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The fossil record and the early evolution of the Metazoa
The appearance of the multicellular animals, or Metazoa, in the fossil record about 600 million years ago marks a revolution in the history of life, and data on rapidly radiating animal groups place early metazoan evolution in a new perspective. Expand
Wonderful Crucible@@@The Crucible of Creation: The Burgess Shale and the Rise of Animals.
This book discusses the discovery of the Burgess Shale, the search for new shale deposits, and the origins of phyllo, as well as other topics, including the origin of Hollywood and more. Expand
Middle Cambrian priapulids and other soft-bodied fossils from Utah and Spain
The fossil priapulid worms Ottoia prolifica, Selkirkia willoughbyi n. sp., Selkirkia spencei, and Selkirkia sp. are illustrated from the Middle Cambrian of Utah. New records of O. pro ca from theExpand
The Middle Cambrian metazoan Wiwaxia corrugata (Matthew) from the Burgess Shale and Ogygopsis Shale, British Columbia, Canada
While the possibilities of convergence cannot be eliminated, there appears to be a significant similarity between Wiwaxia and molluscs that suggests a related derivation from a turbellarian ancestor. Expand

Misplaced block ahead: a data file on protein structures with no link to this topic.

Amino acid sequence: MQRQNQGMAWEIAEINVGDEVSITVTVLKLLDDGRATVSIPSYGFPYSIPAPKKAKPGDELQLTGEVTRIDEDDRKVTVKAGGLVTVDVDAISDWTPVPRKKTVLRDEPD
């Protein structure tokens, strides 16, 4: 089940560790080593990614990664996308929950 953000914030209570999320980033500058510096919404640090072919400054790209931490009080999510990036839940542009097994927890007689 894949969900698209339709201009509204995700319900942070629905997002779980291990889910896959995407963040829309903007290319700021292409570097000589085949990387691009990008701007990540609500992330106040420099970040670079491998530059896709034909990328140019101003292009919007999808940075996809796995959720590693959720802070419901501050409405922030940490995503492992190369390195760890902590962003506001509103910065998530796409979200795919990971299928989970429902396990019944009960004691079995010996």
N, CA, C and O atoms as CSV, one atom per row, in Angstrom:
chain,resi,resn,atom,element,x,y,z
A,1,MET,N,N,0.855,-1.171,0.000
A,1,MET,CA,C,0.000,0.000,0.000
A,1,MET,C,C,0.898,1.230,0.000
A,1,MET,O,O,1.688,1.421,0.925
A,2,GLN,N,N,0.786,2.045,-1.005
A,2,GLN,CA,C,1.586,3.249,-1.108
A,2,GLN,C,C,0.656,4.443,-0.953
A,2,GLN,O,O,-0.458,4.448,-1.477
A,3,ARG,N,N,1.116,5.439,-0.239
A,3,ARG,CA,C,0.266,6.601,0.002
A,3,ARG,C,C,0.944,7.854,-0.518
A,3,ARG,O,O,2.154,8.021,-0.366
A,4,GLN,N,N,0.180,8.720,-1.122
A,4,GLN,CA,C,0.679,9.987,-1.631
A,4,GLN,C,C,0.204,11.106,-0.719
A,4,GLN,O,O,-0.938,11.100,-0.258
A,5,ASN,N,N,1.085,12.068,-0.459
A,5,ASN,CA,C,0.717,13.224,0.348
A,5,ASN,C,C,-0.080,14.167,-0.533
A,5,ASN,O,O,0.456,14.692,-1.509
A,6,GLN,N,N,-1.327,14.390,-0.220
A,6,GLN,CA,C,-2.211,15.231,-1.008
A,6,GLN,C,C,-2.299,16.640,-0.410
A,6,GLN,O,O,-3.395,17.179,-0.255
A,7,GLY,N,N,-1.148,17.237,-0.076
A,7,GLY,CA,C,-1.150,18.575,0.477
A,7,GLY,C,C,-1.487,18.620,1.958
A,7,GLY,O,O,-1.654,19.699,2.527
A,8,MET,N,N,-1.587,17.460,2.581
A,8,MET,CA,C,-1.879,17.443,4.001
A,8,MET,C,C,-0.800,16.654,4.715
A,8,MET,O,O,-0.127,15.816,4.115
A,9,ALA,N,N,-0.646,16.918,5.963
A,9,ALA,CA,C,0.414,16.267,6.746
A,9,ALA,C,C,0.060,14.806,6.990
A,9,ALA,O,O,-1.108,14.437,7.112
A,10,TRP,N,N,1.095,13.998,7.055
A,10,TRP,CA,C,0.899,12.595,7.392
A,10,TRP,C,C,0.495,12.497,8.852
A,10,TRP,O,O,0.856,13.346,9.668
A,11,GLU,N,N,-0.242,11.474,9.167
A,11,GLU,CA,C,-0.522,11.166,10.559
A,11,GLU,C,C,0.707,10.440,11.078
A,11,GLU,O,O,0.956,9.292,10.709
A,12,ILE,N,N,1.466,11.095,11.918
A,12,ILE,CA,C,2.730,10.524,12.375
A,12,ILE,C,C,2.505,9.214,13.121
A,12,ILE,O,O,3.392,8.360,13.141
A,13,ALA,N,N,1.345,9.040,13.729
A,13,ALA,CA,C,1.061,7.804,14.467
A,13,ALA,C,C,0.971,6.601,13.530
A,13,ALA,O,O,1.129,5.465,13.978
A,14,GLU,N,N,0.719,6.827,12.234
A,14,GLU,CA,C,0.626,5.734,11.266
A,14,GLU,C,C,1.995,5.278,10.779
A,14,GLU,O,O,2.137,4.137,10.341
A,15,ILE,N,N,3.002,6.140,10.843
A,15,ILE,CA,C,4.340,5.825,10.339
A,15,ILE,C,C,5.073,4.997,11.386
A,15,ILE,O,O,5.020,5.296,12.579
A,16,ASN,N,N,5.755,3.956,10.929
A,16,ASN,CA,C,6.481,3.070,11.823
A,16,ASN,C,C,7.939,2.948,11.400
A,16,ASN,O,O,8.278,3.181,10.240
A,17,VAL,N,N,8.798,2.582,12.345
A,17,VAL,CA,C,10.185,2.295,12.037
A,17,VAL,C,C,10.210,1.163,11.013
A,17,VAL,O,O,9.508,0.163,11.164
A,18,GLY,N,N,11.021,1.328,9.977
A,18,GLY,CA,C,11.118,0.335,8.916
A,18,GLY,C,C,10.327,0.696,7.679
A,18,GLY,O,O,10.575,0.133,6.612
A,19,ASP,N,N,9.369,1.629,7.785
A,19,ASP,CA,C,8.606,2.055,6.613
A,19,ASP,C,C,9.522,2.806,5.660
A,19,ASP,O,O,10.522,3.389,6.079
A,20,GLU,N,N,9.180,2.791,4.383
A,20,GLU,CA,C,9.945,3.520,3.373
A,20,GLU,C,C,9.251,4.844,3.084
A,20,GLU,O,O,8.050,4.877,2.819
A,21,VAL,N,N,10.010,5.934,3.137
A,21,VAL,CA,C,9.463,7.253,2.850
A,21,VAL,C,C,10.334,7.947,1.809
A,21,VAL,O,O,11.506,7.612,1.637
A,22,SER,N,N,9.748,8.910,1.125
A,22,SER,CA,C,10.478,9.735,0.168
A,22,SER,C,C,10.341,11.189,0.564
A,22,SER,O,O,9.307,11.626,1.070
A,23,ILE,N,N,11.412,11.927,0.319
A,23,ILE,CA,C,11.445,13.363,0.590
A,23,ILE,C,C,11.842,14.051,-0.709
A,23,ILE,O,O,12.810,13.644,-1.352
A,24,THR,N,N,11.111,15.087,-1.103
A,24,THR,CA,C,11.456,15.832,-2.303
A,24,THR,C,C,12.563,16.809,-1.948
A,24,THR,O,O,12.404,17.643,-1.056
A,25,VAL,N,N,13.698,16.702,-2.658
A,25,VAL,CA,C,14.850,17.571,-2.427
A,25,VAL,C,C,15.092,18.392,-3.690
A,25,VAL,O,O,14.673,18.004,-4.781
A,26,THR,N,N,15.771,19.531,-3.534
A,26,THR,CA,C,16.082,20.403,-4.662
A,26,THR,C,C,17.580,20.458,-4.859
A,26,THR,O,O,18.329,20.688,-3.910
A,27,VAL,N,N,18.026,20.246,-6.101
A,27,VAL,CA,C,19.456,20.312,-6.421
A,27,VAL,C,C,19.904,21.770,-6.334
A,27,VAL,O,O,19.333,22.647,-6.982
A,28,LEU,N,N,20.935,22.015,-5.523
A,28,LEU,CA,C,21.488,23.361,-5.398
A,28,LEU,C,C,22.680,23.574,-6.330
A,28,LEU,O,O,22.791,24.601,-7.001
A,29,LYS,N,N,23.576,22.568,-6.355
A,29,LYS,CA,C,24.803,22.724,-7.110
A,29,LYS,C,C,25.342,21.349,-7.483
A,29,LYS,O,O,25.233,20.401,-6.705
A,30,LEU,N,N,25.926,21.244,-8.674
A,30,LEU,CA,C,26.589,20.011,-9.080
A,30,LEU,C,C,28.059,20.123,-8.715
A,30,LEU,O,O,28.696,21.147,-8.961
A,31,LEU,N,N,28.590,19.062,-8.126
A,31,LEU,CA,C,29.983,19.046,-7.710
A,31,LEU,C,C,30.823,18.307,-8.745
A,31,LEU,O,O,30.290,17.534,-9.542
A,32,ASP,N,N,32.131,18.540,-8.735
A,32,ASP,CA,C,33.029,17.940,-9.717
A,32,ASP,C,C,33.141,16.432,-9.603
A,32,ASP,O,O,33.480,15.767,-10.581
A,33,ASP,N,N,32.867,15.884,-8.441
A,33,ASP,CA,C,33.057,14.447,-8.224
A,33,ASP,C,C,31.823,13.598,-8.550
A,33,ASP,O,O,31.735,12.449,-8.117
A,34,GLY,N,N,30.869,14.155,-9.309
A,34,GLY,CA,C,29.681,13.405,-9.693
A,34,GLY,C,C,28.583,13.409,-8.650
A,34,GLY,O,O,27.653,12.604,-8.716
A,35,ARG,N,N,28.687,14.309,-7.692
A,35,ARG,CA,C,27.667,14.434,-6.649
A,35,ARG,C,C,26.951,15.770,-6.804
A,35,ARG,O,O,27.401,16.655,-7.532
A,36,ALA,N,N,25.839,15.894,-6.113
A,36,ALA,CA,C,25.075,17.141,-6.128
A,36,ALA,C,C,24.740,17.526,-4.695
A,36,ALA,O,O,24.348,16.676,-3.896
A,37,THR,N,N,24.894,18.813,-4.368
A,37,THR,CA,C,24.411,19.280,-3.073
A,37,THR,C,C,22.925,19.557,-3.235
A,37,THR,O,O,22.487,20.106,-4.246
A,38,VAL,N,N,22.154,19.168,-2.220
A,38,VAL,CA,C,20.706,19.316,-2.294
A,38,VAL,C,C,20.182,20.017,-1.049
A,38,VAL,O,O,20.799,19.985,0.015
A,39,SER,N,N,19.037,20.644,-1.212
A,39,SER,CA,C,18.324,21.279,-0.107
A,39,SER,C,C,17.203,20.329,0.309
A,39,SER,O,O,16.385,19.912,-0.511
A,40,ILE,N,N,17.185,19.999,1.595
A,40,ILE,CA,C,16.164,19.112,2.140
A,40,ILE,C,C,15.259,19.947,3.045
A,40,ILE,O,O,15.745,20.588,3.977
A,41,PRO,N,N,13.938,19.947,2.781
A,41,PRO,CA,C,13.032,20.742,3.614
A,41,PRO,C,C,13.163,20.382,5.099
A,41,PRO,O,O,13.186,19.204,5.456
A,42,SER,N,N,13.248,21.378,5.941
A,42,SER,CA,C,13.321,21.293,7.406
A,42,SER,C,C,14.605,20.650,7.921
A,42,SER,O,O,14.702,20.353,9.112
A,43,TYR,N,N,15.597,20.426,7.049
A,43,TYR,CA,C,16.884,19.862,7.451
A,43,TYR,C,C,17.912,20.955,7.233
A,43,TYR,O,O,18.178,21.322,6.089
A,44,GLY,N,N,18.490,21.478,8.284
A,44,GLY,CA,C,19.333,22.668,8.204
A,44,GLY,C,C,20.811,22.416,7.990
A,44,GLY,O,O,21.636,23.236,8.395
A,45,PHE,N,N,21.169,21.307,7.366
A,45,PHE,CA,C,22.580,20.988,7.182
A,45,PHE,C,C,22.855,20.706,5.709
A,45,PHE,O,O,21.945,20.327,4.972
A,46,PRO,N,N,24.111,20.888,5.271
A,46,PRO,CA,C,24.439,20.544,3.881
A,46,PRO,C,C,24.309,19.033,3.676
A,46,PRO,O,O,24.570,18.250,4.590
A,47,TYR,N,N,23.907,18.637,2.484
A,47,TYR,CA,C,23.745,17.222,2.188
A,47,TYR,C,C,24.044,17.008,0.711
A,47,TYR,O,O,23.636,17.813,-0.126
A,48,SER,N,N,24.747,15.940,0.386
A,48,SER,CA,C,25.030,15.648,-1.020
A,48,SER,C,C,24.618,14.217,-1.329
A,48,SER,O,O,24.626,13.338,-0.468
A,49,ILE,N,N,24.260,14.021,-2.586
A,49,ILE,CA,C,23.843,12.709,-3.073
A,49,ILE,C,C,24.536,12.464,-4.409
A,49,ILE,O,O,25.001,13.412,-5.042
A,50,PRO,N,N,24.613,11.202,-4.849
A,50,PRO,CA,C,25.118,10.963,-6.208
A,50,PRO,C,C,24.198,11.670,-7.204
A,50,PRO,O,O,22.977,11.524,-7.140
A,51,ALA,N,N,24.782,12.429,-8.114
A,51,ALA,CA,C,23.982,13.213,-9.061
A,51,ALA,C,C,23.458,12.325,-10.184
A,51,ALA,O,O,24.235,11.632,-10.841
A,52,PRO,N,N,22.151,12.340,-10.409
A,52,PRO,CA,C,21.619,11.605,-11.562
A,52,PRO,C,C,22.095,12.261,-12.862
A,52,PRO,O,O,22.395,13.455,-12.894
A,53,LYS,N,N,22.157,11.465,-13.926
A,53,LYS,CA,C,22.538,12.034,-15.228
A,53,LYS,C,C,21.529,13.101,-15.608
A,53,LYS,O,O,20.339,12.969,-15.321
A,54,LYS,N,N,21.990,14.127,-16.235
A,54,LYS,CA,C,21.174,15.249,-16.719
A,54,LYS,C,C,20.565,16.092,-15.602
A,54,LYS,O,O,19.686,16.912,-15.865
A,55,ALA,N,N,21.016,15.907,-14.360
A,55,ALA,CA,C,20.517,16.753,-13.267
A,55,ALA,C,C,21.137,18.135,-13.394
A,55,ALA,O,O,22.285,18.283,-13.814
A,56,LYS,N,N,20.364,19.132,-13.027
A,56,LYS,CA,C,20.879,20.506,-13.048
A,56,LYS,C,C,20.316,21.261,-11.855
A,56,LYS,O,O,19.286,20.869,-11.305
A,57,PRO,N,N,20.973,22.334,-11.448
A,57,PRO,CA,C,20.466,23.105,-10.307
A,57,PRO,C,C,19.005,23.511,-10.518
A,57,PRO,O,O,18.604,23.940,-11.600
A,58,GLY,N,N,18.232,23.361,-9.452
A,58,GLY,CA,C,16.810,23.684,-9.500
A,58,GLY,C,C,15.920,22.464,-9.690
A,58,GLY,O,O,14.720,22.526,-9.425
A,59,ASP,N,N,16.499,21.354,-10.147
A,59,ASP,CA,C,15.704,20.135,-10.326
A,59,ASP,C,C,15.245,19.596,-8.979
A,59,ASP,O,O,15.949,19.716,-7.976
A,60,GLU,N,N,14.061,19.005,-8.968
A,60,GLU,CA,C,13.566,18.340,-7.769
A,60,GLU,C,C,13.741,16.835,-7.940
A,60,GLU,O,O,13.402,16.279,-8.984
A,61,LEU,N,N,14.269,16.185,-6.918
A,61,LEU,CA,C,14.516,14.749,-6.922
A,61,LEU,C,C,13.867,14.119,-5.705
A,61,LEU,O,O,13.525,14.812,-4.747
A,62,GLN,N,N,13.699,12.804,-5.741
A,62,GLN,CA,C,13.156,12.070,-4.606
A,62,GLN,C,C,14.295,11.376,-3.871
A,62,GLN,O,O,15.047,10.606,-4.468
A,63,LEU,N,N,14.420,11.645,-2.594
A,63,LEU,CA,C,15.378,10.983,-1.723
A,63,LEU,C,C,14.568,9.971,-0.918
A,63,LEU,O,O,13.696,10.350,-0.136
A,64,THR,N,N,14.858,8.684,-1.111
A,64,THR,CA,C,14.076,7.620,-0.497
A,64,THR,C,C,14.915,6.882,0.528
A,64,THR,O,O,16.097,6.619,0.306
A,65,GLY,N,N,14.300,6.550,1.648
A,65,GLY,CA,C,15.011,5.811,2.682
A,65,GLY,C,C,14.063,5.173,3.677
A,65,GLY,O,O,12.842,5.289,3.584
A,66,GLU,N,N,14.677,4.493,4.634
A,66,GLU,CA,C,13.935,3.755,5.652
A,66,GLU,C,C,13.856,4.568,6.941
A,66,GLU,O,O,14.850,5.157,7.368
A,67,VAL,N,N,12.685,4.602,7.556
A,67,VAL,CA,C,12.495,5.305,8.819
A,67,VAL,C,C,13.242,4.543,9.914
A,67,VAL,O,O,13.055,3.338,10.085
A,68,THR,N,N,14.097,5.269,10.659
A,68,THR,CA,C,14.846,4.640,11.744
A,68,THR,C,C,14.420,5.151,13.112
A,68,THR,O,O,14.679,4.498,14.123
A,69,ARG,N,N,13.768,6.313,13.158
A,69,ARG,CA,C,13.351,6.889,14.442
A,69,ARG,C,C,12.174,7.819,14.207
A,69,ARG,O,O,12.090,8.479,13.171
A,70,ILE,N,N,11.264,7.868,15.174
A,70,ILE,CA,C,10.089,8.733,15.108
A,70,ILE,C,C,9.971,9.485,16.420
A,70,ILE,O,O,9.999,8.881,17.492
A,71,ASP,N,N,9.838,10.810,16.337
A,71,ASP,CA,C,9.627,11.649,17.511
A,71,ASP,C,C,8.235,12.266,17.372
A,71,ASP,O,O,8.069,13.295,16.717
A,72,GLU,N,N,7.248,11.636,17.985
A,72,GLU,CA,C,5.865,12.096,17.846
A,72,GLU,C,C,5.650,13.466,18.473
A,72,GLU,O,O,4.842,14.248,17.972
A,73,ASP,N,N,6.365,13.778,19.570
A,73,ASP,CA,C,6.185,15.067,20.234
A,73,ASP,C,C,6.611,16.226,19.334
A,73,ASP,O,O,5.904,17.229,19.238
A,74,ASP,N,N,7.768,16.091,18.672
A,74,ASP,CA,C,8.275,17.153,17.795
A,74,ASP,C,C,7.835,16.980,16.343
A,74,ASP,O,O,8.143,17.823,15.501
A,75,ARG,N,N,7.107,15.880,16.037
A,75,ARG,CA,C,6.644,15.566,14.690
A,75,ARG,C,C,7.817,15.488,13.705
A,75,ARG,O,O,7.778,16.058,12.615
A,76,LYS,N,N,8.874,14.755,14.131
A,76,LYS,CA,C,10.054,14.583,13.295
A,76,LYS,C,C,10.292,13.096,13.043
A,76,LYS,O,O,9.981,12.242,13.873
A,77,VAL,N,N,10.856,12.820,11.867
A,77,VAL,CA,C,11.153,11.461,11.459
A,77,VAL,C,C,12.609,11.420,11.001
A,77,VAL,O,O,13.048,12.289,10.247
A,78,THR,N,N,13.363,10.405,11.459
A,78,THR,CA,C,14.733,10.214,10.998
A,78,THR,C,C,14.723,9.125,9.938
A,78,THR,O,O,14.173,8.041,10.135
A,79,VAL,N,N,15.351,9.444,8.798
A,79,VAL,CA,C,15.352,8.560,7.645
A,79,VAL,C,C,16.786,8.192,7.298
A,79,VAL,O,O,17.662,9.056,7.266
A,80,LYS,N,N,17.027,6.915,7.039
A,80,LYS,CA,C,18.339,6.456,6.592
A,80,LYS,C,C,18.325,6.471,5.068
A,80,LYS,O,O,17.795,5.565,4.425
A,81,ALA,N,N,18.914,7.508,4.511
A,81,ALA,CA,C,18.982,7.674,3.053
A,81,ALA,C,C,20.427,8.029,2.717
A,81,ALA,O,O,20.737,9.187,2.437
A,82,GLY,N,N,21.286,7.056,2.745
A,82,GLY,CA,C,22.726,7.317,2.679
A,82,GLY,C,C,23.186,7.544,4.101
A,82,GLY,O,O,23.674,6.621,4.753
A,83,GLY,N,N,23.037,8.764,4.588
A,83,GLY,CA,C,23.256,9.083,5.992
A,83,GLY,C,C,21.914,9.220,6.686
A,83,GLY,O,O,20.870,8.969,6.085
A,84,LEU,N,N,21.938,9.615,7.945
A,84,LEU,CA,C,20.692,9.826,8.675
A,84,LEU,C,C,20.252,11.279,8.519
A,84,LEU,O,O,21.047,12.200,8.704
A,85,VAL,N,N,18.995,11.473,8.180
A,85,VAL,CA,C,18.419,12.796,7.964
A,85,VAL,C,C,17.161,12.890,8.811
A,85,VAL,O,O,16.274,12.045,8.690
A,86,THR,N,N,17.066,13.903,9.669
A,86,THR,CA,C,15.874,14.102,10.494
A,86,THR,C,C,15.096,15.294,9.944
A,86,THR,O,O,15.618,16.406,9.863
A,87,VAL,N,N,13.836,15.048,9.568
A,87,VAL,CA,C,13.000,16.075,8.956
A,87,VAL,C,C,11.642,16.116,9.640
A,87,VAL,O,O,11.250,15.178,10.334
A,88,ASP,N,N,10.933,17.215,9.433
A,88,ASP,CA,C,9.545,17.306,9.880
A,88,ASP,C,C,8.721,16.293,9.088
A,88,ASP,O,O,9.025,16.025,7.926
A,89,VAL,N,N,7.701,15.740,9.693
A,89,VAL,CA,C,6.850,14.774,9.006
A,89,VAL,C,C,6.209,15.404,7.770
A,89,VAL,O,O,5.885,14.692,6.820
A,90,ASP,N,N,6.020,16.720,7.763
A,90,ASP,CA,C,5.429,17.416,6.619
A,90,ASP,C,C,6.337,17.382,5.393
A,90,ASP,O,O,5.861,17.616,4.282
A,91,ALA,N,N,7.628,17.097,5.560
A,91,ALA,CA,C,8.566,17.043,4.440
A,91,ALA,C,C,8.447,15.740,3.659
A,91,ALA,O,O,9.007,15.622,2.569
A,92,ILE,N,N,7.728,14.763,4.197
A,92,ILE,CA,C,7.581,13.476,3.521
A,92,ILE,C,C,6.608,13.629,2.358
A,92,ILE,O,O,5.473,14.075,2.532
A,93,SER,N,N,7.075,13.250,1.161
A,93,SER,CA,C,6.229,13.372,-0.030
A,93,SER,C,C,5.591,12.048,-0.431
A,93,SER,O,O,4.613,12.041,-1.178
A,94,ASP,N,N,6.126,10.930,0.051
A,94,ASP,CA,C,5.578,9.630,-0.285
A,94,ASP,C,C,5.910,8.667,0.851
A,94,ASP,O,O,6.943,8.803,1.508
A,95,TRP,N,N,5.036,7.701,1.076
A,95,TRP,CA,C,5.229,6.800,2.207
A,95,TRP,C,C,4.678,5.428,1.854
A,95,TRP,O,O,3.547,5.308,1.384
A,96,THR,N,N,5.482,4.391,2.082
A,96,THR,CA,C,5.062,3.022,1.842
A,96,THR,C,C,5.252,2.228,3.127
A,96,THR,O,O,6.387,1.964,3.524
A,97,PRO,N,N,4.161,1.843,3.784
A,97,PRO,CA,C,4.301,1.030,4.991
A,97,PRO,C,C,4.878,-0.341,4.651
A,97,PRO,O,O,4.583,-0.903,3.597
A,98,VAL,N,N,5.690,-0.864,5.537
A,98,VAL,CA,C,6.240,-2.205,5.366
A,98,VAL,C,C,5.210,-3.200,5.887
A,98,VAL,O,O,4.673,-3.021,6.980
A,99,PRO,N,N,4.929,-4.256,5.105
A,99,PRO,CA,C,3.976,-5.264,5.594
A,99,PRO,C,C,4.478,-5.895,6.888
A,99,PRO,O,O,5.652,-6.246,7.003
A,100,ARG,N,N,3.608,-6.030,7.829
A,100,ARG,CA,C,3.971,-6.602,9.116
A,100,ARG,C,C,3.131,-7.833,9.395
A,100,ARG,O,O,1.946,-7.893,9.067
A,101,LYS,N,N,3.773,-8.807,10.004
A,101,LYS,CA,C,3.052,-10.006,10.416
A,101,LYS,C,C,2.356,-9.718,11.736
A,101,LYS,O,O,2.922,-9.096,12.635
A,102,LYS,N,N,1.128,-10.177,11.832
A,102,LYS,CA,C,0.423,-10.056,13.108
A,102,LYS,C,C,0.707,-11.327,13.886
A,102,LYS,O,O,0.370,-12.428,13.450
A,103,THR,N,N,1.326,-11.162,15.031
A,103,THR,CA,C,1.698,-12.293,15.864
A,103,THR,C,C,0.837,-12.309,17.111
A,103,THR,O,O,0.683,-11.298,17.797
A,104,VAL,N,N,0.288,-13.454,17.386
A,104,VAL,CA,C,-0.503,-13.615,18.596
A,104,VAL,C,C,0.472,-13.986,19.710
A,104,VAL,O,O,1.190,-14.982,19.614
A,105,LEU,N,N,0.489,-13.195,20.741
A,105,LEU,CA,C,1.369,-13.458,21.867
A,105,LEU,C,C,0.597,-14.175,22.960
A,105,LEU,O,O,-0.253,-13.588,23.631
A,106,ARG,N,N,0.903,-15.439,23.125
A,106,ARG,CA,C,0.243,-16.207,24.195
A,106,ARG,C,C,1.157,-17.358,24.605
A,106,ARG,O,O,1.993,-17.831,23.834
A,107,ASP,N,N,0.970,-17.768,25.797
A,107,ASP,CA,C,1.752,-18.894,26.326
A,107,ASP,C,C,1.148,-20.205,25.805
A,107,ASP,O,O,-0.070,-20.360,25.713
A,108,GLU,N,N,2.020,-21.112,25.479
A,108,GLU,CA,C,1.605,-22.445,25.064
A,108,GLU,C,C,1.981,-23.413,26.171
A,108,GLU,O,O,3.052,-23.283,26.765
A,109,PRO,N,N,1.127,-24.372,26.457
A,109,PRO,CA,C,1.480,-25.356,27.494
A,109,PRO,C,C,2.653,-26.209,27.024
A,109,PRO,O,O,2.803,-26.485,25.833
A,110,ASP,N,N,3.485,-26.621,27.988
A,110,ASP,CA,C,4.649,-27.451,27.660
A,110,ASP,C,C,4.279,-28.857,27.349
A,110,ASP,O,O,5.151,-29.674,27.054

More soft-bodied animals and algae from the Middle Cambrian of Utah and British Columbia
Remains of noncalcareous algae and soft-bodied metazoans from Middle Cambrian strata of Utah (Spence, Wheeler, and Marjum formations) and British Columbia (Stephen Formation) provide further evidenceExpand
Lower Cambrian vertebrates from south China
The discovery of two distinct types of agnathan from the Lower Cambrian Chengjiang fossil-Lagerstätte imply that the first agnathans may have evolved in the earliest Cambrian, with the chordates arising from more primitive deuterostomes in Ediacaran times (latest Neoproterozoic, ∼555 Myr BP), if not earlier. Expand
The origins and relationships of lower invertebrates
The lower invertebrates - from sponges to annelids - have been investigated for over a century, but there are fundamental problems that are only now coming under scrutiny. This book gives freshExpand
New Palaeoscolecidan Worms from the Lower Cambrian: Sirius Passet, Latham Shale and Kinzers Shale
These finds from Greenland provide further evidence that palaeoscolecidans possessed a complex anterior introvert directly comparable to a number of priapulid-like taxa from other Burgess Shale-type assemblages. Expand